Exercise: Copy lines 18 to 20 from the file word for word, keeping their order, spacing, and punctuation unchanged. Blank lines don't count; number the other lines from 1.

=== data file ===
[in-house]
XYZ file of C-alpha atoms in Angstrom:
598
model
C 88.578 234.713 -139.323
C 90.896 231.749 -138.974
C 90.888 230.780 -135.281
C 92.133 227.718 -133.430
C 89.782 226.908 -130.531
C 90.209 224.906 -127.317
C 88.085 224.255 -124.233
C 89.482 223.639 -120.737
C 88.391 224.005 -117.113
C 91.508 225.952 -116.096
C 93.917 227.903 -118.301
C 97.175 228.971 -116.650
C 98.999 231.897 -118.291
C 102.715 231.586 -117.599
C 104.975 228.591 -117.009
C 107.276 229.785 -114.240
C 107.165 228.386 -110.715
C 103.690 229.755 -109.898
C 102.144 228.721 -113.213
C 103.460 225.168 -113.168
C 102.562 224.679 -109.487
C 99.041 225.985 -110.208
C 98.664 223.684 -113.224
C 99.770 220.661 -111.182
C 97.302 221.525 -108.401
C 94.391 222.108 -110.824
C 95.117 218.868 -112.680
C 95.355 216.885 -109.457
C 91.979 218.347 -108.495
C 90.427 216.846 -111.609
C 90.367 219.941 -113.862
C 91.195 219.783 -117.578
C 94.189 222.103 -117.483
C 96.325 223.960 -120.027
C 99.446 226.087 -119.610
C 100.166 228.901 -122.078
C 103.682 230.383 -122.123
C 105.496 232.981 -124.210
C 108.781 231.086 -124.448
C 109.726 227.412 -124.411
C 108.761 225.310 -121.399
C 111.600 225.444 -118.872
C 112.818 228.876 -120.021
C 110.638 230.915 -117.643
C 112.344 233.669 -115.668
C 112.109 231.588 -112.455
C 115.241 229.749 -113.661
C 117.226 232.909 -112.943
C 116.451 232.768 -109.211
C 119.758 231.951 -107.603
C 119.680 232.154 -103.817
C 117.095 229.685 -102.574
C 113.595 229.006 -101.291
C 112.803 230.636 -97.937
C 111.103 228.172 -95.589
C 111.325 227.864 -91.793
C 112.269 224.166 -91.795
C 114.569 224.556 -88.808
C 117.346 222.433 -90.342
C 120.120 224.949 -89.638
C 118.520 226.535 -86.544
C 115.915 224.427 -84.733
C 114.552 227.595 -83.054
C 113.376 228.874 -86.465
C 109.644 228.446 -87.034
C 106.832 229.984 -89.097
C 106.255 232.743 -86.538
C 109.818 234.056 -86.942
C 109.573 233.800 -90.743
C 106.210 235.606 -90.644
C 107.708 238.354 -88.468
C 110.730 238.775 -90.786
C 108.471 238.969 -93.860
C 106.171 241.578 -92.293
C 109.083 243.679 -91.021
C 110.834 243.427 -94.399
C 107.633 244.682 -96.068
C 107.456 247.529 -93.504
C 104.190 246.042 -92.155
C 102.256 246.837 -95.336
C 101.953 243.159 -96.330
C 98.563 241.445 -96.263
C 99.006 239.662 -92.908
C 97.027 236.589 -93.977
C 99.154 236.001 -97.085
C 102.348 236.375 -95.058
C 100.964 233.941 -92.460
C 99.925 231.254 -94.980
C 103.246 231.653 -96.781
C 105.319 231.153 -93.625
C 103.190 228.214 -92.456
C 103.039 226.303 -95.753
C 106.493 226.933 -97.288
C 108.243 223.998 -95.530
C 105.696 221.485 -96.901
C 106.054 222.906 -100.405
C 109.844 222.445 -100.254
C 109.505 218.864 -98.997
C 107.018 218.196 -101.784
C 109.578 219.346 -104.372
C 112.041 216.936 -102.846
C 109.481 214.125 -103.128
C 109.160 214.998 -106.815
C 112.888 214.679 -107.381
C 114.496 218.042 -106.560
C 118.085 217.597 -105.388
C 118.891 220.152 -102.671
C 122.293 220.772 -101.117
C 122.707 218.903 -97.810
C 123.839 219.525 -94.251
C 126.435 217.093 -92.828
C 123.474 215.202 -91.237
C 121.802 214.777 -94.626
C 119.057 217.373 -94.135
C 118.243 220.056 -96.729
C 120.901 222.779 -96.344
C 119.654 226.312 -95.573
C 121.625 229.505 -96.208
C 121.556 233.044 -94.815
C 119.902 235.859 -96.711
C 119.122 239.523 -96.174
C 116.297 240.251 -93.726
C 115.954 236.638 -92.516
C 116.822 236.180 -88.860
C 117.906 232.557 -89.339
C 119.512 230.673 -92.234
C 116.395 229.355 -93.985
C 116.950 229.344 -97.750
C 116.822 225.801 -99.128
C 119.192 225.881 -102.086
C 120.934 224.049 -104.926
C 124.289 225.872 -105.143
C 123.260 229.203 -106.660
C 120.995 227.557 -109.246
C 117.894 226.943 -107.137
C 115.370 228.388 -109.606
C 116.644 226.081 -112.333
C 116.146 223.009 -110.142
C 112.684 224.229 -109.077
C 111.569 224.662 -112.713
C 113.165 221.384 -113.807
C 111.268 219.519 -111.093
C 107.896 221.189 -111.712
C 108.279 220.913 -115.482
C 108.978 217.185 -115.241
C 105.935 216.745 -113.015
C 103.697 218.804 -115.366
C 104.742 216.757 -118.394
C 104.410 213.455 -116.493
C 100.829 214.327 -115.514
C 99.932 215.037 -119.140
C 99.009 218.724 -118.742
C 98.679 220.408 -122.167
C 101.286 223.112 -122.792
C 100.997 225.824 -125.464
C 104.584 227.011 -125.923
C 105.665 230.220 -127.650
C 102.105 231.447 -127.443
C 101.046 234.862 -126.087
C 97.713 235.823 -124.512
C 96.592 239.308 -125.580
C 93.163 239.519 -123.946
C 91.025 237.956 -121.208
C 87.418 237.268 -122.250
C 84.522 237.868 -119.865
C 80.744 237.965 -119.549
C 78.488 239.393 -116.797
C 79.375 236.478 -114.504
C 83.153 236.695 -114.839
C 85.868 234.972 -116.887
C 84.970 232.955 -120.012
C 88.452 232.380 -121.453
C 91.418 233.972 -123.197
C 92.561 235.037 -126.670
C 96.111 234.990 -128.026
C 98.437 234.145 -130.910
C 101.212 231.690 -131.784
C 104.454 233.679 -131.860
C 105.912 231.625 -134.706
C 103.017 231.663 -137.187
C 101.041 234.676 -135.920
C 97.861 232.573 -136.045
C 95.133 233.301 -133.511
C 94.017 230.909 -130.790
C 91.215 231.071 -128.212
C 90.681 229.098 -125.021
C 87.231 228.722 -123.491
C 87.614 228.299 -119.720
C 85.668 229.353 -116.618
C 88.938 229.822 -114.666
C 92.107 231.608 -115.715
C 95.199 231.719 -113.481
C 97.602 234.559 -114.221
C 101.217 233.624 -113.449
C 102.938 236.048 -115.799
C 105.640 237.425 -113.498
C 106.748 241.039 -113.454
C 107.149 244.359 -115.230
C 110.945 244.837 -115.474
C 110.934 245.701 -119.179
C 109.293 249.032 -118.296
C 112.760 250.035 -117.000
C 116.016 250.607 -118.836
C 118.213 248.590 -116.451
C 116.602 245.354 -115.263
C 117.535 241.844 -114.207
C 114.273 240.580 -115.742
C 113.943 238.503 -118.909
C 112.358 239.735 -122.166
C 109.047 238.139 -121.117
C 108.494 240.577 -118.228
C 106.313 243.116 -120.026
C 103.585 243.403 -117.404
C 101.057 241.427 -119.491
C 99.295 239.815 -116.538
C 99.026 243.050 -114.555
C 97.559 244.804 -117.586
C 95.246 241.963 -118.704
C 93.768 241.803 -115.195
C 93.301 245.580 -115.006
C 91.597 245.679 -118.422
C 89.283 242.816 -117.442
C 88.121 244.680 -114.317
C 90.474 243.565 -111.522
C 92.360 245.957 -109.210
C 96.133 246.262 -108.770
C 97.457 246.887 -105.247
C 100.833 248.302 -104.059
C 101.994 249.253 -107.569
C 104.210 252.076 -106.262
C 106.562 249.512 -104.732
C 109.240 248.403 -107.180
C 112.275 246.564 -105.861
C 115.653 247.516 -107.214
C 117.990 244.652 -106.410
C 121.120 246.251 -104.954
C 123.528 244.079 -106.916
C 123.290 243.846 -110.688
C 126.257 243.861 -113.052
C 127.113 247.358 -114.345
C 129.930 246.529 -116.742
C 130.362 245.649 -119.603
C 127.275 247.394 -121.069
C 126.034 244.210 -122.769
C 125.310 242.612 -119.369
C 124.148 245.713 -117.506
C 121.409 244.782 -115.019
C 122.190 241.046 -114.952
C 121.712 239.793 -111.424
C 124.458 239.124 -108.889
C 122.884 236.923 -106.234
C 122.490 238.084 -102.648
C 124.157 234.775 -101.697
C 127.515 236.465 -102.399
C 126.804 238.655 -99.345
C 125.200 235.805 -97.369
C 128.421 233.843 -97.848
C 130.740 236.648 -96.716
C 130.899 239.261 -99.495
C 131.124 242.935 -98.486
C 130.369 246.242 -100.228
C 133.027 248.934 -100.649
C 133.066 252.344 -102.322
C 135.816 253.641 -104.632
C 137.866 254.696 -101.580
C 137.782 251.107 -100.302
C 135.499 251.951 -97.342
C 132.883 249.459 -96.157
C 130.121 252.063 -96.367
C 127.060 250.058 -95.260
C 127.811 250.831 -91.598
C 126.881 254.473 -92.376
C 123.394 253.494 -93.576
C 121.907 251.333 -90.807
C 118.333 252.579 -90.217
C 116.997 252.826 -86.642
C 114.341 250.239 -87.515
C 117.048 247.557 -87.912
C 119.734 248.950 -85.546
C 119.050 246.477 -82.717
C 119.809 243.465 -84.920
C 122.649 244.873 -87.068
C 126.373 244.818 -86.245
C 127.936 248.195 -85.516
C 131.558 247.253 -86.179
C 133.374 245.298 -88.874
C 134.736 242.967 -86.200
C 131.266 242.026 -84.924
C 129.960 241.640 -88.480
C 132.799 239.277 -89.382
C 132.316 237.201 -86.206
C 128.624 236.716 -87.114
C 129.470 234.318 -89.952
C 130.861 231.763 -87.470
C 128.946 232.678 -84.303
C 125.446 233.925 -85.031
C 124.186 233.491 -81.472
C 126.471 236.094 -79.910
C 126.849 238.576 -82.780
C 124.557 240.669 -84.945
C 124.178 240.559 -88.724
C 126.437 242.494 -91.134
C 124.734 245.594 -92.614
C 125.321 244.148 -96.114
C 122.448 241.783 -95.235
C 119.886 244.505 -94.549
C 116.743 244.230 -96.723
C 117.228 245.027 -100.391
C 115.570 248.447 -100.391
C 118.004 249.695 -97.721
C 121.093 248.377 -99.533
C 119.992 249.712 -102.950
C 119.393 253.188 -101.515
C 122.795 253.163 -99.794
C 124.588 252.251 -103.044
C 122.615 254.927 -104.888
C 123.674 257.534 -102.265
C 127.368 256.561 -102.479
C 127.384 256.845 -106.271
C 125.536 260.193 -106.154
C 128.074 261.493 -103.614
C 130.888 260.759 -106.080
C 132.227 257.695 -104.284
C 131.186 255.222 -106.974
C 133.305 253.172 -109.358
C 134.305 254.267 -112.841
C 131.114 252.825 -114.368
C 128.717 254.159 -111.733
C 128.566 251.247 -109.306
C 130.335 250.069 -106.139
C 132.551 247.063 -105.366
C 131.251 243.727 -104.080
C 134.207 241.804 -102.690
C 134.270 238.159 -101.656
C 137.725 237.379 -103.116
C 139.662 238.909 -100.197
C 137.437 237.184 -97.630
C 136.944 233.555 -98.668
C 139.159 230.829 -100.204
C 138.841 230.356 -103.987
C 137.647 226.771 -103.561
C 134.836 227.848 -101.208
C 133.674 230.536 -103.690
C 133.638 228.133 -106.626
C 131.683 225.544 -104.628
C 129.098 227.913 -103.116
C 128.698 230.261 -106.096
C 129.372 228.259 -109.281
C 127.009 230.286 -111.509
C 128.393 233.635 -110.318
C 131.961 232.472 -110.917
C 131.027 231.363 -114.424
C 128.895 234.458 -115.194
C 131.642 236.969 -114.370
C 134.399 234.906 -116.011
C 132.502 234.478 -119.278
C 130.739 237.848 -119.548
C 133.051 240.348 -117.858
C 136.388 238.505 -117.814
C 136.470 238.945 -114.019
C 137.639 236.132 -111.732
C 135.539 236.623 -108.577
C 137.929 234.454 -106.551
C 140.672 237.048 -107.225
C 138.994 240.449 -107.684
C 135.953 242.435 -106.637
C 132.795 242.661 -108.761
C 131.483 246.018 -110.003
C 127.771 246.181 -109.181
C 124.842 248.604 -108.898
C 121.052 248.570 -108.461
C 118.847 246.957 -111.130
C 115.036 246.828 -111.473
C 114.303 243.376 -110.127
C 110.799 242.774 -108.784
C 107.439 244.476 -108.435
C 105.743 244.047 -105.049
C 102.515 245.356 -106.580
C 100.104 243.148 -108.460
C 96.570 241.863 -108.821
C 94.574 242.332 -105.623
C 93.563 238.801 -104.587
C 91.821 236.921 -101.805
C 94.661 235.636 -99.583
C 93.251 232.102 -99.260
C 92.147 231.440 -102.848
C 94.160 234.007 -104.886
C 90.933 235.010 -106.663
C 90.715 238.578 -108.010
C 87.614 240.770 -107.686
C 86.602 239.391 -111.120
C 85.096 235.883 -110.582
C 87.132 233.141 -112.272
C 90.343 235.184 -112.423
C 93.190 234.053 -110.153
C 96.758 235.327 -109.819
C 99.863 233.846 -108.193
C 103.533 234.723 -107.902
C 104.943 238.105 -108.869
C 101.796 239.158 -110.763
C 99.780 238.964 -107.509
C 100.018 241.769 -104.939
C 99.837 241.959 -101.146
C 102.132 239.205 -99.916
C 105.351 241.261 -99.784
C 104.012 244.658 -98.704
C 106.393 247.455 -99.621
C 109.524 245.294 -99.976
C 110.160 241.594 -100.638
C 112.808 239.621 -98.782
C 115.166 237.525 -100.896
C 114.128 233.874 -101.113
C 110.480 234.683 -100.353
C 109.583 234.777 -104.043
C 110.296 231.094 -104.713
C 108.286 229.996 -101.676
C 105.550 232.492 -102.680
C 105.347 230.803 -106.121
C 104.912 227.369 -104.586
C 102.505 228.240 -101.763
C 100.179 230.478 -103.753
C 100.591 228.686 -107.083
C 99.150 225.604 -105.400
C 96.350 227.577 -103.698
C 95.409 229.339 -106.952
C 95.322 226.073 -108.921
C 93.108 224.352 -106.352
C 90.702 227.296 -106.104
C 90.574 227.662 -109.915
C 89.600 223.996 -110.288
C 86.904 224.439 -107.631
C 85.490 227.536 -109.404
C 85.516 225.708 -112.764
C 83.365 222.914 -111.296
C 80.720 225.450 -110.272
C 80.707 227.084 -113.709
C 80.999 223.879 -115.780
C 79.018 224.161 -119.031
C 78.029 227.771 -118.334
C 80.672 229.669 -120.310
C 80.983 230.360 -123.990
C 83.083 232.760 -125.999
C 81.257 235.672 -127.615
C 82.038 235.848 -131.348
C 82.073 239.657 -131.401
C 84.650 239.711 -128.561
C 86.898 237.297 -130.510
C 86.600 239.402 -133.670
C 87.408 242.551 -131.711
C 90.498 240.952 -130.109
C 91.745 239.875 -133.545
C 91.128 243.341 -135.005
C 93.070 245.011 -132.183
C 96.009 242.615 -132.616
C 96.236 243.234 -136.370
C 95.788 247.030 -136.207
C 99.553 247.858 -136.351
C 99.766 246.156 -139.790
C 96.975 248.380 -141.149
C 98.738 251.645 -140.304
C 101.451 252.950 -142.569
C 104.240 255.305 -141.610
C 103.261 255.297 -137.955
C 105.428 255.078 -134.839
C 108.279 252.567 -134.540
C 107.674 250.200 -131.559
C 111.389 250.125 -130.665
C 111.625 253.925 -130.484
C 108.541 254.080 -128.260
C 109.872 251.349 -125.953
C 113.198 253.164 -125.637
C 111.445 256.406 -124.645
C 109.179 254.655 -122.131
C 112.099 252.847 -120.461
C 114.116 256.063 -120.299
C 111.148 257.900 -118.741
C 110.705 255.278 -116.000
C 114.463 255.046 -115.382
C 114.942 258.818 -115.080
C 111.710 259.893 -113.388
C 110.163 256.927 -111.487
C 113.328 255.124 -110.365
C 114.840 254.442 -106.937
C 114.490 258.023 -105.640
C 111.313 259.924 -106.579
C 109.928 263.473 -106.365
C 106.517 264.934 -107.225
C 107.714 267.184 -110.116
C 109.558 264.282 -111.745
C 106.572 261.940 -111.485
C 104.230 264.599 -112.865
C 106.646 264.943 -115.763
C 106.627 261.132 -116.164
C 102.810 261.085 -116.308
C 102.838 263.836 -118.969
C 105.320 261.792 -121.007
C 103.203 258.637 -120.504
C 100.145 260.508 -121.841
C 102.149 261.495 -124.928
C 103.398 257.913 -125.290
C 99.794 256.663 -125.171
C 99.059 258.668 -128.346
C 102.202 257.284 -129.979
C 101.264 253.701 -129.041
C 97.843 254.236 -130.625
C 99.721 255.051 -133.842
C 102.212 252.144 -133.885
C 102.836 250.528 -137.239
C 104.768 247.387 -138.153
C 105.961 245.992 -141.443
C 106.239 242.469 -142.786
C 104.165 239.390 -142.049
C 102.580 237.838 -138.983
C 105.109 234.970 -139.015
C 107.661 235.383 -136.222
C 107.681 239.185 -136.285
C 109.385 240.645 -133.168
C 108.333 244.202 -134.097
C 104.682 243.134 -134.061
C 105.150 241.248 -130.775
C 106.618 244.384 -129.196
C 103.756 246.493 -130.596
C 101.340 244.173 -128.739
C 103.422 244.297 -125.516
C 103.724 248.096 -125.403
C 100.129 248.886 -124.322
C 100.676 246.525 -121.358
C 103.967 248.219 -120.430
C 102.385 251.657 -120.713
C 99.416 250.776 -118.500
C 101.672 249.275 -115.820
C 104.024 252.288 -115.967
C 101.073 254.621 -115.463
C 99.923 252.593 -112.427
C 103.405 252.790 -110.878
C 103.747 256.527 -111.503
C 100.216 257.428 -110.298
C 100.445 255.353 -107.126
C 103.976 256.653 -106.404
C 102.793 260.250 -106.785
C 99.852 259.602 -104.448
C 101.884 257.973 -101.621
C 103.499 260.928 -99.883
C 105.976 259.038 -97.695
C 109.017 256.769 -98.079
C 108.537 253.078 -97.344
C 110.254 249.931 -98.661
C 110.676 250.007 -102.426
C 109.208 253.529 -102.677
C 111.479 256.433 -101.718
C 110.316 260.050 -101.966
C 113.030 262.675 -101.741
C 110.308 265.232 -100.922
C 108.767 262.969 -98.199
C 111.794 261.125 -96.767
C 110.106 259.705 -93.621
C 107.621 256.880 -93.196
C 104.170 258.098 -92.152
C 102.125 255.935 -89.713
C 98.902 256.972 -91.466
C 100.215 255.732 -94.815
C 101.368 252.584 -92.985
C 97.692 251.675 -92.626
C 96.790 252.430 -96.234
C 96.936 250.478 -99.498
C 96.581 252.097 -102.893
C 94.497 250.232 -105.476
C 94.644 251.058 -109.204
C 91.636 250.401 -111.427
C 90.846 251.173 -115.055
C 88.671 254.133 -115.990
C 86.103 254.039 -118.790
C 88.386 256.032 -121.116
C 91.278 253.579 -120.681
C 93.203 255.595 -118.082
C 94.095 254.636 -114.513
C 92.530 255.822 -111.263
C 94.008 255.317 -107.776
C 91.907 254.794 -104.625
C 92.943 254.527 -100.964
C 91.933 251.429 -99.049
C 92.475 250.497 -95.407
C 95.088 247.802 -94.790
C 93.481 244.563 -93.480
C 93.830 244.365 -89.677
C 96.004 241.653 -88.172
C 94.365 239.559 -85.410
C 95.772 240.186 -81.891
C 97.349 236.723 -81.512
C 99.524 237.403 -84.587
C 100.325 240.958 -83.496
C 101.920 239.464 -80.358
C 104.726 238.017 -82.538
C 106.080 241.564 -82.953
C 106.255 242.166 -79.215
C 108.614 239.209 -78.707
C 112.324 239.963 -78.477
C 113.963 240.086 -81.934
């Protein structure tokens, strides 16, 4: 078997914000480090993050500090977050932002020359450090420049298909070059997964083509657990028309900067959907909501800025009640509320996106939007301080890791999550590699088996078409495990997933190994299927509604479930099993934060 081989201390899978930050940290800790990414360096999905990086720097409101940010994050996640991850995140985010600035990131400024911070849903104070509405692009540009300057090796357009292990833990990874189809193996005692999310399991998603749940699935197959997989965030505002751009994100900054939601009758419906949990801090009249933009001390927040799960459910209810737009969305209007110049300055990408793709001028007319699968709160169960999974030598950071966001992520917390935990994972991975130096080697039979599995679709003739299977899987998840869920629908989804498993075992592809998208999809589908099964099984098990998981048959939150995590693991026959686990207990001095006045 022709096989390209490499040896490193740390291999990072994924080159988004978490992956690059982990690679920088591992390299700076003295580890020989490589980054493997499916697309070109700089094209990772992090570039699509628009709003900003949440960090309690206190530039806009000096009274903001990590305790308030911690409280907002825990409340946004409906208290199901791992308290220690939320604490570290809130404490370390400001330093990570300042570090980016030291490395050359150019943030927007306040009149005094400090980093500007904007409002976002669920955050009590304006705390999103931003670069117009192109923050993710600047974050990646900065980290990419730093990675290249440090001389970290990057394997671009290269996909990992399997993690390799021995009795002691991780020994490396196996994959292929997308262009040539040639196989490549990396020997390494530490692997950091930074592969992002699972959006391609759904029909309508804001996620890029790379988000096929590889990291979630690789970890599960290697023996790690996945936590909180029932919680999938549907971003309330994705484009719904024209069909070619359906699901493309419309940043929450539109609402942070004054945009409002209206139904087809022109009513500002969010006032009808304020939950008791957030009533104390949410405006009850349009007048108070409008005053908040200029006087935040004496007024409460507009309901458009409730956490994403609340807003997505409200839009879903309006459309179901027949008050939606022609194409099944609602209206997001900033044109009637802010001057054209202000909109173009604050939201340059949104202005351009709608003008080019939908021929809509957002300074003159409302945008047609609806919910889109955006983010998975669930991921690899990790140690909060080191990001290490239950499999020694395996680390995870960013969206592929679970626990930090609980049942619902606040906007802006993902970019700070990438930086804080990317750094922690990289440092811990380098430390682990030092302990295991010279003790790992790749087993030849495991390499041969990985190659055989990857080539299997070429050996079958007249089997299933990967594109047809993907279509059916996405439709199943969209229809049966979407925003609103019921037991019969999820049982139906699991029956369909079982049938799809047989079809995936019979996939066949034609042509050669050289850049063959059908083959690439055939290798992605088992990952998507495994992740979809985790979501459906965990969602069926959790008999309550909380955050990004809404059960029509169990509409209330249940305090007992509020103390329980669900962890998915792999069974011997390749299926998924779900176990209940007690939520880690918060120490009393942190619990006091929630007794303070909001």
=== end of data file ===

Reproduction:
C 102.715 231.586 -117.599
C 104.975 228.591 -117.009
C 107.276 229.785 -114.240